A response to the IWG on the Russian Revolution

Part of a debate on the Russian revolution from 1994.  The revolution was one of the most important events of the 20th century until the 1990's the most important debate on the left was whether or not it had failed. Now with the collapse of the USSR a far more important debate is uncovered, why did it fail.

Defending the Bolsheviks
or
defending the truth?

A response to the IWG on the Russian Revolution

 


We don't place any major priority on debating other small left groups but every now and again such an exercise becomes worthwhile. In particular decent defences of the Bolsheviks actions during the Russian revolution are hard to come by. That is ones that try and defend their actions rather than re-write history and slander opponents. This is a reply to one of the better defences of the Bolsheviks and is found in Class Struggle, No22, Spring 1994.

The Russian revolution was one of the most important events of the 20th century. Until recently the most important debate on the left was whether or not it had failed. Now with the collapse of the USSR a far more important debate is uncovered, why did it fail.

As revolutionaries we discount the right wing when they see the idea of communism itself to be blamed. A more difficult argument but one symptomatic of the dominance of Leninism is that revolution is itself to blame. This also will not be discussed here. What is the basis for discussion is whether the causes of the degeneration of the revolution included the policies and actions of the Bolshevik party under Lenin (as the anarchists claim and have claimed since about 1921) or whether the degeneration is explainable in terms of special circumstances and the rise of Stalin (as Trotskyism including the IWG claims).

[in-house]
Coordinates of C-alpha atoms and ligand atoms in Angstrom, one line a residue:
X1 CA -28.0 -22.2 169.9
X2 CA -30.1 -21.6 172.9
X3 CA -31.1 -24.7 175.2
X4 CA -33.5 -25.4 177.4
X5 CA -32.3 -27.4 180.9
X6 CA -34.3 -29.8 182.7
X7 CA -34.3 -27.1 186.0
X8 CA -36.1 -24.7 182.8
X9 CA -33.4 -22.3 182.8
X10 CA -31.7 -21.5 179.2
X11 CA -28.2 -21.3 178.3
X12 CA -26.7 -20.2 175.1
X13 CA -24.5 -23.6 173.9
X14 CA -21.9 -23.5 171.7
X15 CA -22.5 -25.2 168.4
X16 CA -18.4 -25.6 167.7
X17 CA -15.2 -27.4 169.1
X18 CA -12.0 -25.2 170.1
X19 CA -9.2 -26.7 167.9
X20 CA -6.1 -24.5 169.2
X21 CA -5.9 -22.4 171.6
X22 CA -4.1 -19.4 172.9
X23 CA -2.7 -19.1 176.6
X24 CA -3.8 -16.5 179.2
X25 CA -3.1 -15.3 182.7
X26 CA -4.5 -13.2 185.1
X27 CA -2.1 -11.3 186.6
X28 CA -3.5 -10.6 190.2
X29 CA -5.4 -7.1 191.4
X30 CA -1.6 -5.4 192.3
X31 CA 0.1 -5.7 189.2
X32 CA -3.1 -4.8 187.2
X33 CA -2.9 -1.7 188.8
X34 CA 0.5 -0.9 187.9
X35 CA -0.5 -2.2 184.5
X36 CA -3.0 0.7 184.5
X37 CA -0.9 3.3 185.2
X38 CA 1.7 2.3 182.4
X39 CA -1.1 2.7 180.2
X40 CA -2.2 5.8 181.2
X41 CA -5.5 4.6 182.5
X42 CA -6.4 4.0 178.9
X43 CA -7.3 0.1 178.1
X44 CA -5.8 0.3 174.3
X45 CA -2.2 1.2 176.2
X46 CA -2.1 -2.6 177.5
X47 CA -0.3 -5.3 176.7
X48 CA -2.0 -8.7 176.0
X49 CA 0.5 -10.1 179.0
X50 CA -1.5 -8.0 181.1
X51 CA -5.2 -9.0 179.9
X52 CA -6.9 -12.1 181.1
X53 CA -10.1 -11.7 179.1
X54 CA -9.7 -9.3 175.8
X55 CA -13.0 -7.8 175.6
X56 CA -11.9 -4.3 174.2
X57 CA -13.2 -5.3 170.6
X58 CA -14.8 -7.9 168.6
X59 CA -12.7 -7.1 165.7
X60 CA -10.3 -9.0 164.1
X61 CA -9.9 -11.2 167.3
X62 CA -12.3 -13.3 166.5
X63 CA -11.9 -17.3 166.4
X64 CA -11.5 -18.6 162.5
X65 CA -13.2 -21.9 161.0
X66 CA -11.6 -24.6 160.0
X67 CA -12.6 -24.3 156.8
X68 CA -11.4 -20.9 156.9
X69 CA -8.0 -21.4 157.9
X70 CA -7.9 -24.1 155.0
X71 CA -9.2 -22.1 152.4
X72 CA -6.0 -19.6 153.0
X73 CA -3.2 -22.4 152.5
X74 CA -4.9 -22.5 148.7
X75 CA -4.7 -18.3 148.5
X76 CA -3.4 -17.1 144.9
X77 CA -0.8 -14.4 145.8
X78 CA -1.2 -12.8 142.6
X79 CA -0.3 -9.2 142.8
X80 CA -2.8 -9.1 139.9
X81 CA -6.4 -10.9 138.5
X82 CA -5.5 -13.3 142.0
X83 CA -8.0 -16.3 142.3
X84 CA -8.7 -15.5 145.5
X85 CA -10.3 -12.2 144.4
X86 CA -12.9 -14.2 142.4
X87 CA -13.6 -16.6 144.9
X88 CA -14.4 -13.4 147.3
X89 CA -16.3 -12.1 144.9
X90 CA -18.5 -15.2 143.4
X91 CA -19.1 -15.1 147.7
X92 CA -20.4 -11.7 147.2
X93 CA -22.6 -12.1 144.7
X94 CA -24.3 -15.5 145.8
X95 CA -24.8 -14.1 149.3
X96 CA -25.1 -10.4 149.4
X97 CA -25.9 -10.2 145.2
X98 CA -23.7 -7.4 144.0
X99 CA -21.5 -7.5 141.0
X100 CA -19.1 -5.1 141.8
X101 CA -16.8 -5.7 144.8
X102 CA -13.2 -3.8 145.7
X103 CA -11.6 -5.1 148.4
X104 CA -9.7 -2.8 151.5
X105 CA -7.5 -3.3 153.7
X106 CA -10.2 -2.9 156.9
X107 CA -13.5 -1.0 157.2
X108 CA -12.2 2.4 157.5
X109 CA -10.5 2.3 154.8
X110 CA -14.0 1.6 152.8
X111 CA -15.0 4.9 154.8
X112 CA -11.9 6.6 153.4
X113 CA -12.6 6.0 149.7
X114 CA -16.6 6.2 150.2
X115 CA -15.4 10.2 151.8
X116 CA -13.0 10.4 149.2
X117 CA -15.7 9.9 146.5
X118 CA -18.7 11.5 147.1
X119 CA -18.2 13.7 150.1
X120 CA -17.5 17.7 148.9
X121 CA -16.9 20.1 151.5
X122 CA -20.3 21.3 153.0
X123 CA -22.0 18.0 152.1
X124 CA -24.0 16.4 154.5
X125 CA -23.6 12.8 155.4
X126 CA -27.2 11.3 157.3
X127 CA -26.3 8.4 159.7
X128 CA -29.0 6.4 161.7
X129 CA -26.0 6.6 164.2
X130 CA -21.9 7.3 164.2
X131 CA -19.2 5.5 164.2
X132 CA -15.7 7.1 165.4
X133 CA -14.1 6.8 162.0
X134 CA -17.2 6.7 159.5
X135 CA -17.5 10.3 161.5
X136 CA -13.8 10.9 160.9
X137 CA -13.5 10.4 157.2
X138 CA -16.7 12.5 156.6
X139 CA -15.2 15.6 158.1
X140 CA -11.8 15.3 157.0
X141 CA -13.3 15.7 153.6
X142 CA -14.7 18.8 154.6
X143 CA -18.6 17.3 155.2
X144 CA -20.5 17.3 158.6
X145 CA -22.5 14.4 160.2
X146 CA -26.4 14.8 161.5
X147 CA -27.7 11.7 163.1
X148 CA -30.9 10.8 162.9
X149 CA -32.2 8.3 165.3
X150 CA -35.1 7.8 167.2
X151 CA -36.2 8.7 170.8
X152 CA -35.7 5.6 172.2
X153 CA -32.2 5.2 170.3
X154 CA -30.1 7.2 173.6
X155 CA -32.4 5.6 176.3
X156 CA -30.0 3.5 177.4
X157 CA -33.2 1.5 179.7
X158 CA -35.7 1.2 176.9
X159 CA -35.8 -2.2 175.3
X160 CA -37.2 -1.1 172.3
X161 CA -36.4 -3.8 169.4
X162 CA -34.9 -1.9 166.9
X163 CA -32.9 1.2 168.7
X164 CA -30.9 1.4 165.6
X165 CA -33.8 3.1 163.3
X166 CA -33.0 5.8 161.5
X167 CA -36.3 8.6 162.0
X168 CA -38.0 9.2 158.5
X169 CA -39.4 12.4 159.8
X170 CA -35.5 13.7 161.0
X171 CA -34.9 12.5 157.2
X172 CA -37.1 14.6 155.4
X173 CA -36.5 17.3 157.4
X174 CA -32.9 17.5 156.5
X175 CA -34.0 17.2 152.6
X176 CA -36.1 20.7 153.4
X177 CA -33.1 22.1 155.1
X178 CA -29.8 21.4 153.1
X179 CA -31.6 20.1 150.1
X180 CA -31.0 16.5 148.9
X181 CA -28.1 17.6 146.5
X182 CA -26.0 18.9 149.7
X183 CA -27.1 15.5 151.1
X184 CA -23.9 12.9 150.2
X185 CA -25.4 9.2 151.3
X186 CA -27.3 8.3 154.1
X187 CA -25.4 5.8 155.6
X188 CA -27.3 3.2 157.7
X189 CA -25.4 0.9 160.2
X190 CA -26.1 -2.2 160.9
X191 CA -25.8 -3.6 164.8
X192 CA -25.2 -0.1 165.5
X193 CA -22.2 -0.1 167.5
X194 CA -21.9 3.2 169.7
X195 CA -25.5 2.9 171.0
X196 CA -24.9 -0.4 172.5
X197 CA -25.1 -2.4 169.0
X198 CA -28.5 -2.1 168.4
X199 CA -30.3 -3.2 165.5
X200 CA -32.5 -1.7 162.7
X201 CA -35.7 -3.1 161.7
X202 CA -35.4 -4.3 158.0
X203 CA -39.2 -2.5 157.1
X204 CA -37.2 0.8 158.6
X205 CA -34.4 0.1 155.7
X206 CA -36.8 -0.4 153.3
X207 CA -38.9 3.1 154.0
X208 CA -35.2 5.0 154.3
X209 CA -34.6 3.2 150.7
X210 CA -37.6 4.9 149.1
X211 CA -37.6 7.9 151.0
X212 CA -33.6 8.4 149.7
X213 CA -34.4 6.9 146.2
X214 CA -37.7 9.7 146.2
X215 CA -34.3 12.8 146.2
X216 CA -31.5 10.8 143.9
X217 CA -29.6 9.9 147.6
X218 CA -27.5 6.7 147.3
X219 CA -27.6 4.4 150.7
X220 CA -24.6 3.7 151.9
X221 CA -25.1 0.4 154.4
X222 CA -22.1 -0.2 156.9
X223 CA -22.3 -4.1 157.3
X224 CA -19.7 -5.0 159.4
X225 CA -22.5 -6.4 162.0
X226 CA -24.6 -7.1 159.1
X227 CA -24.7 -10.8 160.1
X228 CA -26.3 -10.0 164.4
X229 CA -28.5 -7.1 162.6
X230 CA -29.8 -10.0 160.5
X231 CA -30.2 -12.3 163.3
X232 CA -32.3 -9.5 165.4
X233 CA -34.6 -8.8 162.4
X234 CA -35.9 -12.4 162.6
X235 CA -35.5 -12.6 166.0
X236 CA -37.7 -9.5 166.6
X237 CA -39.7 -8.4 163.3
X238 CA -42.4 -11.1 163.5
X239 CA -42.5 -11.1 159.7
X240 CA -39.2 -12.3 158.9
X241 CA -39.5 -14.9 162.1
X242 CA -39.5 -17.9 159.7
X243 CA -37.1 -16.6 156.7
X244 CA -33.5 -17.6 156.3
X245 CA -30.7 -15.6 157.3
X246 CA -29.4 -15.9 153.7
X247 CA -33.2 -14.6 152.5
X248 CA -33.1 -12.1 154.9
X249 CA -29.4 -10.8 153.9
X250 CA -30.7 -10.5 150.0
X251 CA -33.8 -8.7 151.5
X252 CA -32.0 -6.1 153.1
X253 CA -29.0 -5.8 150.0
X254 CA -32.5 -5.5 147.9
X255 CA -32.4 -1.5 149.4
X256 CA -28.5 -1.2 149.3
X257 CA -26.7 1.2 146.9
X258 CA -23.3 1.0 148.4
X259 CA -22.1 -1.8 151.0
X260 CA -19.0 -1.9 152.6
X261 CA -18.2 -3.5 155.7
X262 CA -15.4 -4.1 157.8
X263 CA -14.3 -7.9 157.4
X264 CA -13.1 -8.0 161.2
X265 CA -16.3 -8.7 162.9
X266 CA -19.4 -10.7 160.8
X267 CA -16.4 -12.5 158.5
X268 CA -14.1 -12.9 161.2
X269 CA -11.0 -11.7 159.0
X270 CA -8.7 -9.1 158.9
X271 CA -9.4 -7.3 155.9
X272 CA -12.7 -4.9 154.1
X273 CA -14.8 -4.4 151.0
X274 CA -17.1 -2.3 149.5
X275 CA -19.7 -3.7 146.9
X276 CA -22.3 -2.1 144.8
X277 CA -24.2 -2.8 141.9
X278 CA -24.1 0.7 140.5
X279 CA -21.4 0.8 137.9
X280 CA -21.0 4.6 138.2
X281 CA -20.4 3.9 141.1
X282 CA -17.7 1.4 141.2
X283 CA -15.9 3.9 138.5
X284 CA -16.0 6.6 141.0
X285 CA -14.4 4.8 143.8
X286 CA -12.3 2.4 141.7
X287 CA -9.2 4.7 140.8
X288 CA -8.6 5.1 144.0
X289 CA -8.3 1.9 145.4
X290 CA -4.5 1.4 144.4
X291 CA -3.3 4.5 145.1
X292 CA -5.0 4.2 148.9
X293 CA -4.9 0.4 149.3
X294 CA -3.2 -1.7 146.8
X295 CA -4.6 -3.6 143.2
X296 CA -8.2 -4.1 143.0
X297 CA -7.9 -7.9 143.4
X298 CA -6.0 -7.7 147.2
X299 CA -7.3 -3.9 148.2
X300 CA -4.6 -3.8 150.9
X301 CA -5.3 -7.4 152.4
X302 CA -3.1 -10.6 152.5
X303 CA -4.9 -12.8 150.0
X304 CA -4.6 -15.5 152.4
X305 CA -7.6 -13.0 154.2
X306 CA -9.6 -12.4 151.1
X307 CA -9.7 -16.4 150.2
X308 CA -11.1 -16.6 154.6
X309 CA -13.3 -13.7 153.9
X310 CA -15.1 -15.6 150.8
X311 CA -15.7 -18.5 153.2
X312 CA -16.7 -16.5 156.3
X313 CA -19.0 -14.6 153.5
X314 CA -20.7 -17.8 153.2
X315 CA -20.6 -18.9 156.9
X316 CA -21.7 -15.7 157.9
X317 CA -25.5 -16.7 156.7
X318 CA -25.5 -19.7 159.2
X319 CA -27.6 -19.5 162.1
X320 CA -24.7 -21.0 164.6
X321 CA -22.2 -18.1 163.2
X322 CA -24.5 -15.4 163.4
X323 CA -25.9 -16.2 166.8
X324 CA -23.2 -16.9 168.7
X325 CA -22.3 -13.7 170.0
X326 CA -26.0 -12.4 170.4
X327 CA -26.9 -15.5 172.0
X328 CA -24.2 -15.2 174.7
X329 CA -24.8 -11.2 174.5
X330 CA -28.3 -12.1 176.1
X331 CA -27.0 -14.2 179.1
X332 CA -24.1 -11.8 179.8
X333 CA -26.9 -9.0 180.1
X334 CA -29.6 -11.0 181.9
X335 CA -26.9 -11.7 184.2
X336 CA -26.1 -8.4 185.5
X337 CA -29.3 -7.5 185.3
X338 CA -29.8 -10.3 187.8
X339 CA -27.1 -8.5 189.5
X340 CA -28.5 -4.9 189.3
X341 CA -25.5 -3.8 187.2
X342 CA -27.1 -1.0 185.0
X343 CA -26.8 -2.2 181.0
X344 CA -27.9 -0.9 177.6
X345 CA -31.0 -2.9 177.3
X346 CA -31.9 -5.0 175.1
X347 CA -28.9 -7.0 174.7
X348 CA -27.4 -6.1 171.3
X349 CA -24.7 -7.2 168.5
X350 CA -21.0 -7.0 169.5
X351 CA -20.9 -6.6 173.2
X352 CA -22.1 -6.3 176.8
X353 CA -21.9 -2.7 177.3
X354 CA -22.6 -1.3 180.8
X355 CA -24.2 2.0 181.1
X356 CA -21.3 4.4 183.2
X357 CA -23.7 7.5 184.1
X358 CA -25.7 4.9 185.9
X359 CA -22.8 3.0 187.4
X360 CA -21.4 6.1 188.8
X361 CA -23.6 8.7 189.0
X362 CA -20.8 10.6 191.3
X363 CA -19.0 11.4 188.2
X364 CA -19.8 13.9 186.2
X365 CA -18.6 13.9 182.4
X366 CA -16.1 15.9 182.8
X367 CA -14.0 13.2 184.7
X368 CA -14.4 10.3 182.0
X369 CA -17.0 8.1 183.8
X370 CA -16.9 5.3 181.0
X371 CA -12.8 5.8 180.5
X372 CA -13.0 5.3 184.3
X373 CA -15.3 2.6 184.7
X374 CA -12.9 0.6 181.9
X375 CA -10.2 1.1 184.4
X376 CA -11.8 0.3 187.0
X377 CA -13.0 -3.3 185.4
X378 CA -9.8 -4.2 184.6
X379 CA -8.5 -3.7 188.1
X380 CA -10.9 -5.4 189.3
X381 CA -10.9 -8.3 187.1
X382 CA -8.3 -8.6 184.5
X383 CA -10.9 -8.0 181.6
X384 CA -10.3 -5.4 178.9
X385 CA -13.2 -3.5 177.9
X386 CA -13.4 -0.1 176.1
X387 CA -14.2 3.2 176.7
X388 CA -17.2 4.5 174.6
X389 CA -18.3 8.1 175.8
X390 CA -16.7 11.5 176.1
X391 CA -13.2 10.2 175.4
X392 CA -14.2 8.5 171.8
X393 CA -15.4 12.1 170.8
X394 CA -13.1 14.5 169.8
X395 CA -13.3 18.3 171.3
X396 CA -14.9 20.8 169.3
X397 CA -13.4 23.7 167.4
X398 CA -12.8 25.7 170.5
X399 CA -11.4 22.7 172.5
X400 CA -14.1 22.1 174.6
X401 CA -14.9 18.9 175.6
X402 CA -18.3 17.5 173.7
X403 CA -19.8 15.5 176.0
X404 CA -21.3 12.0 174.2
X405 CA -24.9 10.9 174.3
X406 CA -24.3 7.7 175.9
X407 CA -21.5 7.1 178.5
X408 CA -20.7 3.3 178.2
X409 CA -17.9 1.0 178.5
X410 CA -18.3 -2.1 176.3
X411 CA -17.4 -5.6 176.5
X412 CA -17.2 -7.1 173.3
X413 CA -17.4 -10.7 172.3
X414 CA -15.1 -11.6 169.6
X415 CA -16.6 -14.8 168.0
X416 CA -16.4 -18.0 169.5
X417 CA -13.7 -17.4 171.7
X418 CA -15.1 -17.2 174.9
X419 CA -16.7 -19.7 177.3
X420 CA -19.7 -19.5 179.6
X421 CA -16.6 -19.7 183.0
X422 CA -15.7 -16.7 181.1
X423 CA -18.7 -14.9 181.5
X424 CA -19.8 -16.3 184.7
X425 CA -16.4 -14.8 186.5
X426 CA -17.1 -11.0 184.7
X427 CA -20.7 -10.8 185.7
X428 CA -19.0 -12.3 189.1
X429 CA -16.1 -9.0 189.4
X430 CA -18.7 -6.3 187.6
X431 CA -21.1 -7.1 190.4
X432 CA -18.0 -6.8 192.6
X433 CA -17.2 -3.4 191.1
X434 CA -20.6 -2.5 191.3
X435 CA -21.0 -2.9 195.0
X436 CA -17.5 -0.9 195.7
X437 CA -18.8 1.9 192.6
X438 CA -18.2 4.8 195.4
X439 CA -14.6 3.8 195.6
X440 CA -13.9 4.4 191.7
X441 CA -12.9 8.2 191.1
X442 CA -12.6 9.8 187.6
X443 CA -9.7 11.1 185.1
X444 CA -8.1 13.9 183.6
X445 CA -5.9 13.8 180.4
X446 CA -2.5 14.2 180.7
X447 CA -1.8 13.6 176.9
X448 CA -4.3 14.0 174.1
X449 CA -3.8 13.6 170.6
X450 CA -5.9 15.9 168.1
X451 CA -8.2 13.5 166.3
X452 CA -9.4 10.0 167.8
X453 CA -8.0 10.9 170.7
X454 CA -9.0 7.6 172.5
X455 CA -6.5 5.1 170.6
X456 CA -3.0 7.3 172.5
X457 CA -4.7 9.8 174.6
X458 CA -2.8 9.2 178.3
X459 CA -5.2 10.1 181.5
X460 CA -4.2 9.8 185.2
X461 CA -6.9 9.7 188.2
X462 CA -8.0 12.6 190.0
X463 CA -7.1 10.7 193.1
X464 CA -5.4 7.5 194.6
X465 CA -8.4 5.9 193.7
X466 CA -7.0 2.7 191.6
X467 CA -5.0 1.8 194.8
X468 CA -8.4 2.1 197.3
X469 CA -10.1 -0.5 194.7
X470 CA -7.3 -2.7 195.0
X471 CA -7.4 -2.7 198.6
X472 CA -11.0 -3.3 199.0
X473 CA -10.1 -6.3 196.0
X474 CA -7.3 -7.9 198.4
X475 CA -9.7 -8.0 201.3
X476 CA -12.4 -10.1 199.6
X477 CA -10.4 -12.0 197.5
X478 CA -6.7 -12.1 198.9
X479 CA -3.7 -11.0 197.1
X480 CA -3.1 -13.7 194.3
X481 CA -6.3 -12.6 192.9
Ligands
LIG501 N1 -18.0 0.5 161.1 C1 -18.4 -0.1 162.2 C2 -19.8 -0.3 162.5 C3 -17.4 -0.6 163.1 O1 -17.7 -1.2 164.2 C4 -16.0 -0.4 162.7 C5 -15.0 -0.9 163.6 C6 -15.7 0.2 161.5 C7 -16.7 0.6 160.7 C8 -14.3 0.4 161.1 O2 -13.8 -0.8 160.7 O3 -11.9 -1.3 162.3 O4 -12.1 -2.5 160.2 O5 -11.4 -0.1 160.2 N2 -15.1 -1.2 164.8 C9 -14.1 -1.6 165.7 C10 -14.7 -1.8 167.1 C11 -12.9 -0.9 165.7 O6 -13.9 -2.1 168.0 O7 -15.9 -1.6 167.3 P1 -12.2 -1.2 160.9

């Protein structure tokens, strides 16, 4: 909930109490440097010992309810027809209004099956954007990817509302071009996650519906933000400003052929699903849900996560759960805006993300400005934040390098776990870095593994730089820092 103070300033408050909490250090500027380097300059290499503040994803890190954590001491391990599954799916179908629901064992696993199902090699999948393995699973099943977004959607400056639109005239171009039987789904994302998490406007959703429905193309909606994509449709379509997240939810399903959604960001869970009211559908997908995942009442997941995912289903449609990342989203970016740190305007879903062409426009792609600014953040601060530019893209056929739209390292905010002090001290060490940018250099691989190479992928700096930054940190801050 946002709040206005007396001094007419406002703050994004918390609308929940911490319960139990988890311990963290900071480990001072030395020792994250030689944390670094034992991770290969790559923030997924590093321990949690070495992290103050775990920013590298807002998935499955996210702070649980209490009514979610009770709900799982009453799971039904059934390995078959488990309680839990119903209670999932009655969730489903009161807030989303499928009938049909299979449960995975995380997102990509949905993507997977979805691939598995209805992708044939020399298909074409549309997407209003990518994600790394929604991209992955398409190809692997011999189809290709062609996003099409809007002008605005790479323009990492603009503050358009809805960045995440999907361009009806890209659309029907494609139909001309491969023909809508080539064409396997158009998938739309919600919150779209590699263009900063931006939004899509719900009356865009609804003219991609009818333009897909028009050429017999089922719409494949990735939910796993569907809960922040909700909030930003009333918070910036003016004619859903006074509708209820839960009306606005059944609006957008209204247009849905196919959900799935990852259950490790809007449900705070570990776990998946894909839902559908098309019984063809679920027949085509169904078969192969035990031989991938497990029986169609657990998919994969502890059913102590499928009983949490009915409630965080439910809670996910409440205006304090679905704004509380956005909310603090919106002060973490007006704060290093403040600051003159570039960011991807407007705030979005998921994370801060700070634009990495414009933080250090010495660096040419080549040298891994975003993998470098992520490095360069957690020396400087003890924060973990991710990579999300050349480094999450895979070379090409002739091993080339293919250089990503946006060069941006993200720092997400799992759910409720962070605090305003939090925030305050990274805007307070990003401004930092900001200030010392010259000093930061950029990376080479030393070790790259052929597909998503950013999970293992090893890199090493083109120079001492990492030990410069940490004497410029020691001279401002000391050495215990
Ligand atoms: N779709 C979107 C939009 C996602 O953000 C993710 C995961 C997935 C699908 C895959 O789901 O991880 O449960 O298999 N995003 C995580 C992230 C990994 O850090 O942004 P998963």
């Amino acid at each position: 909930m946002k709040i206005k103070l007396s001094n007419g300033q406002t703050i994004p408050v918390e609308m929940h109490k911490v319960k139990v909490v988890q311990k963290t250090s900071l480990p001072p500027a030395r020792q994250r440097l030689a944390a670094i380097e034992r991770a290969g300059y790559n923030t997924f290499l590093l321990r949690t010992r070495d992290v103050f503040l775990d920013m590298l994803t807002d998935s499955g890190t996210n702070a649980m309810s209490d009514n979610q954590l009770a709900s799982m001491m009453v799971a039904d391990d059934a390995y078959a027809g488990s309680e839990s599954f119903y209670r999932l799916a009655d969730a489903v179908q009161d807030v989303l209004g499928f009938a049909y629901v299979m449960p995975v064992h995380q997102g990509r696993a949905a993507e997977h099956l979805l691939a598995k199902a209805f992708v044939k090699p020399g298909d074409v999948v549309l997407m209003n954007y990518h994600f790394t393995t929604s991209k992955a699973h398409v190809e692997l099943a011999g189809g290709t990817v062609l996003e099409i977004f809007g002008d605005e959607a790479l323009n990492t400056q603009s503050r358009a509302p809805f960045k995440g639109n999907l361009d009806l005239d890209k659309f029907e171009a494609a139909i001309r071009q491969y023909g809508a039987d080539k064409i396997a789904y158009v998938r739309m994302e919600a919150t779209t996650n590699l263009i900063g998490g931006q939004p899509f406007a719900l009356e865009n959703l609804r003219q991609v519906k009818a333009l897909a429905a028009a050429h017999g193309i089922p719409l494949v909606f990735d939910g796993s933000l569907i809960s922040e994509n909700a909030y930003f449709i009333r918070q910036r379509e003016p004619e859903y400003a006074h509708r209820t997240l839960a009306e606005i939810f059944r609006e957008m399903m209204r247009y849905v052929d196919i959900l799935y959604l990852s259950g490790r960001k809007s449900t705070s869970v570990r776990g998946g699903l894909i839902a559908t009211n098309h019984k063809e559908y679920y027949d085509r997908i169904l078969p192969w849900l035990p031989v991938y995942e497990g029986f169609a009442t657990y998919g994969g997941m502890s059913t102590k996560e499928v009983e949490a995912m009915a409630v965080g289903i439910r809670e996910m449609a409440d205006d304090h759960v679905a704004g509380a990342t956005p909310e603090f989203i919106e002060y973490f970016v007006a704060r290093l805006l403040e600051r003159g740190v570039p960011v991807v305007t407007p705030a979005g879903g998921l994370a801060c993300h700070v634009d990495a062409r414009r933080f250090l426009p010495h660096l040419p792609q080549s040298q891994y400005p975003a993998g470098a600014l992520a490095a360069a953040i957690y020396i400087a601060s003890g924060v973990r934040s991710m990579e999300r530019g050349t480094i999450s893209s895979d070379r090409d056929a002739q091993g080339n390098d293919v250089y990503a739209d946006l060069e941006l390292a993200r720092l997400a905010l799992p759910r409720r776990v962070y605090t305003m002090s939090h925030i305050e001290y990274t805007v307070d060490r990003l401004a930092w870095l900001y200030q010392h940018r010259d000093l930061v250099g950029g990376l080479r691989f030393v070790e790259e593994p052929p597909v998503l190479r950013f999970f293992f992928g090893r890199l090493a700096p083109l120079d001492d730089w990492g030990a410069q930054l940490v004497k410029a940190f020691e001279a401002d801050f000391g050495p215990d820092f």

This has been a difficult debate to have. When the USSR was popular with the vast bulk of the revolutionary left the Leninists avoided the debate all together. They dismissed the anarchists as petit bourgeoisie and counter-revolutionary. When the Leninists split into the Stalinist and Trotskyism factions they both made use of historical distortion to defend their respective leaders role in the events of 1917-21. Some Leninist groups including the SWP and the Sparticists continue in this tradition today, a debate with them soon turns to a pantomime of oh yes they did, oh no they didn't as historical facts are denied.

However with the collapse of the USSR, Leninism itself also collapsed. Huge numbers have deserted the revolutionary project, without even casting a glance behind them. Some however paused to try to explain where they went wrong but by questioning not only the Bolsheviks but also the project of revolution itself. The facts they put forward did however waken others who remained revolutionaries. Even if they were saying nothing new, most of these facts having been published by anarchists for 70 years. As long as it was just anarchists they could be ignored but the same facts coming out of their own movement could not. In trying to answer them many of them have jumped ship and decided all existing politics is dead and something entirely new needs to be constructed.(1) A few have remained bailing water in a ship whose bottom is about to drop out.